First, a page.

Charles Kissinger, James Carroll Pickett, and Sherry Steiner were Girdler regulars, but the true star of Three On A Meathook is blonde bombshell Linda Thompson who plays the often naked Debbie. Thompson was Miss Tennessee-Universe 1972, and the winner of numerous pageants including Miss Memphis State, Miss Shelby County and Miss Liberty Bowl. She was one of the former partners of iconic rock ’n roll singer Elvis Presley (1972-76), who she aided in songwriting. Thompson was married to Caitlyn (then still Bruce) Jenner from 1981-1986, and has since written songs for domestic and international versions of Idol. James Carroll Pickett, another Kentucky native, appeared in Girdler’s The Get-Man (1974) also met an equally tragic end. He turned to activism in 1991 and founded the Artists Confronting AIDS group. He would pass of from AIDS-related complications, age 44, a brief three years later in 1994.

Carolyn Thompson later reinvented herself as Caroline Thompson the novelist. Her novel First Born managed to impress none other than Tim Burton. During pre-production of Beetlejuice (1988) Burton read her novel and was duly impressed. He hired her to write a spec script for his latest project, Edward Scissorhands (1990). William Girdler on the other hand was keenly aware of how he and his movies were viewed. In an 1977 interview in the Louisville Times he observed, "I know what my other pictures were. I know what was bad about them. I also know that they were pretty good when you consider how inexpensively they were made. Anybody should be able to make a good movie if they spend $20 million the way they did on The Exorcist. Comparatively speaking, for what we spent on it, Abby was probably a better picture than The Exorcist.” In the same newspaper he noted, “Other people learned how to make movies in film schools. I learned by doing it. Nobody saw Billy Friedkin's or Steven Spielberg's mistakes, but all my mistakes were right up there on the screen for everybody to see."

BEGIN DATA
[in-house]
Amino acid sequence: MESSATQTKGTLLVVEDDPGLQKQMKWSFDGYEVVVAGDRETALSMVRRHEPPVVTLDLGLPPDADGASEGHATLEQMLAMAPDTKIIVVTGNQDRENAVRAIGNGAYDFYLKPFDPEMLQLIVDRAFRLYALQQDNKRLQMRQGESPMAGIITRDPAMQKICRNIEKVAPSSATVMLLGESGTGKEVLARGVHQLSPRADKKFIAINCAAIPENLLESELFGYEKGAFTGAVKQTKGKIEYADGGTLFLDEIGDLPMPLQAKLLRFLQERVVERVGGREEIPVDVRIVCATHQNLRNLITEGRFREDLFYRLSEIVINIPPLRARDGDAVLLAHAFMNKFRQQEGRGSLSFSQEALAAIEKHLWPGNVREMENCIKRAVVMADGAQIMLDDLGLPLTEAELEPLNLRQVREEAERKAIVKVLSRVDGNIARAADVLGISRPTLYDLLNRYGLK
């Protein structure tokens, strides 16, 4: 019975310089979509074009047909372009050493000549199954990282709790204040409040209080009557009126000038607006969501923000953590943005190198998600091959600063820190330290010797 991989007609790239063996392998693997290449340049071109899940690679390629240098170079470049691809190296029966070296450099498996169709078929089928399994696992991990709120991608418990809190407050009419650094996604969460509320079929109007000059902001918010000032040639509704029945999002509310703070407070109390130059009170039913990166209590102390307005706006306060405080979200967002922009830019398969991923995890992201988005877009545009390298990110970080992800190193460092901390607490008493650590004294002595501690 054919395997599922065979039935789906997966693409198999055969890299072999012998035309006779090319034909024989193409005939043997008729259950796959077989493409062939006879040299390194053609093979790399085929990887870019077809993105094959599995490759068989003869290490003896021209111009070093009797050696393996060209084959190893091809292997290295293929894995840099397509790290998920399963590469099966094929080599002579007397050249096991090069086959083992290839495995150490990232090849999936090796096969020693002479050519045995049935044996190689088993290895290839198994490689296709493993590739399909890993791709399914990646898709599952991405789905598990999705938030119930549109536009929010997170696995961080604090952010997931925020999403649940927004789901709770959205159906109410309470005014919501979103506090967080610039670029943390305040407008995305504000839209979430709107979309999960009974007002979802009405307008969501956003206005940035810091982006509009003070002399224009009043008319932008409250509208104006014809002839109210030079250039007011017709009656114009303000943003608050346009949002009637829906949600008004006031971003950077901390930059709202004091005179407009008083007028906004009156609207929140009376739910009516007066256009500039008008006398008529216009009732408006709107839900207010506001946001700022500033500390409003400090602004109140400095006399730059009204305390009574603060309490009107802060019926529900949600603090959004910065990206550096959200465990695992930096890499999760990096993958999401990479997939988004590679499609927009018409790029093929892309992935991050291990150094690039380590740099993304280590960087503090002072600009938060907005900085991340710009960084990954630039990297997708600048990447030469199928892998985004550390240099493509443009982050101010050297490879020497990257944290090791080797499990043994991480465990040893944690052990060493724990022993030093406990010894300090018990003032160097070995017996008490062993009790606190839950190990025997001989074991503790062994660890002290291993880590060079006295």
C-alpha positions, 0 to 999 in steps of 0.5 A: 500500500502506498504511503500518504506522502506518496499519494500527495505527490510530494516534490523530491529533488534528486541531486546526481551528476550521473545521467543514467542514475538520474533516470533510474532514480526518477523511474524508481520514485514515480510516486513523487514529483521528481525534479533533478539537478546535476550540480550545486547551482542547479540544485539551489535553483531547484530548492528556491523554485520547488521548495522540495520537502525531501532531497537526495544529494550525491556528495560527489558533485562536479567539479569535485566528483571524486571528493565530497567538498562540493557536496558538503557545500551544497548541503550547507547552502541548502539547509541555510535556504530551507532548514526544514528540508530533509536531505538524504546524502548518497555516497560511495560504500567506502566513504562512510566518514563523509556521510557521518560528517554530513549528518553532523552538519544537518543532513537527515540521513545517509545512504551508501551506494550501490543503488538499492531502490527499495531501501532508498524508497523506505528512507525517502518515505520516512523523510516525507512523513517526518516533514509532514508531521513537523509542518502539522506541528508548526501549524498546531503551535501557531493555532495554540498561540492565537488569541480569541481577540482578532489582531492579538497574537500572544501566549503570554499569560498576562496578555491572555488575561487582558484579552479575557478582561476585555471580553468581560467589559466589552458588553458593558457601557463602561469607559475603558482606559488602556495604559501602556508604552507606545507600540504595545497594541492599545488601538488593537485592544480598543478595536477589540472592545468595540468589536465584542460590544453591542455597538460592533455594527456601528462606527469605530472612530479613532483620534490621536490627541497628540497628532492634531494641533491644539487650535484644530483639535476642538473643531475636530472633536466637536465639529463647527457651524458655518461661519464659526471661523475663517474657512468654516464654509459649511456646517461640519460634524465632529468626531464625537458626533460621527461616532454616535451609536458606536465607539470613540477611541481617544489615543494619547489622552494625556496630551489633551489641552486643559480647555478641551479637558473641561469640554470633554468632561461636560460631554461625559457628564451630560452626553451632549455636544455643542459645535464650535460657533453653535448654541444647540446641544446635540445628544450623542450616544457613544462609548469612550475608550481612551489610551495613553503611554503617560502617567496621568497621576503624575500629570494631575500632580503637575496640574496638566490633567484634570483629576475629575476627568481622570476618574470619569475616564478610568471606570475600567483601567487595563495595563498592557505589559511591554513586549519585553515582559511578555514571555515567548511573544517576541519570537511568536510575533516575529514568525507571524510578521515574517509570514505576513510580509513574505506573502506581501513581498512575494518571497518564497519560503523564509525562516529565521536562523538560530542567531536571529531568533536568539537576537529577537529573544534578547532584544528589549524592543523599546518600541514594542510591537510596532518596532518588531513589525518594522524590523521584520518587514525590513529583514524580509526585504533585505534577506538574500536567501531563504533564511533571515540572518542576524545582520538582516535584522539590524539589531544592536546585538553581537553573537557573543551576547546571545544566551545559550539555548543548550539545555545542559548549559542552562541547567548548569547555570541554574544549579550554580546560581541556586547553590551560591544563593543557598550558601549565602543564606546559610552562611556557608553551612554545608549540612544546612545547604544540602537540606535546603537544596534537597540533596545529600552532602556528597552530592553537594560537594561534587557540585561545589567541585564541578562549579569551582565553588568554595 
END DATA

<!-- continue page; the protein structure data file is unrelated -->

While Three On A Meathook may have ensured Girdler’s legacy in the cinematic pantheon of skid row exploitation horror it has not experienced the same kind of enduring longevity as The Texas Chain Saw Massacre (1974) two years year later, but it is remembered fondly by those with a knack for little genre obscurities. Closer in spirit to Deranged: Confessions of a Necrophile (1974) than any of the later Ed Gein inspired cinematic exploits Three On A Meathook is equal part backwood horror as it is early slasher. As such it’s absolutely the last place to expect social commentary, especially on a subject as thorny and difficult as the ill-advised Vietnam War – but that’s exactly what transpires. Continuing the early 2000s trend of remaking old horror titles on ludricrous budgets, supposedly easier than re-releasing forgotten genre gems to a new audience, a reimagining of Three On A Meathook is currently in development with further details pending. When and if it ever will see the light of day remains to be seen. If one movie deserves a meticulous digital remaster/restoration, it is this little-seen William Girdler drive-in shocker. Hopefully one company, or the other, will rise to the occasion and give Three On A Meathook a much-needed second lease on life. Sam Raimi’s Within the Woods (1978) might hold more significance in light of his later horror exploits and Hollywood career, but Girdler’s packs far more punch.

Plot: vacationers run afoul of escaped masked serial murderer.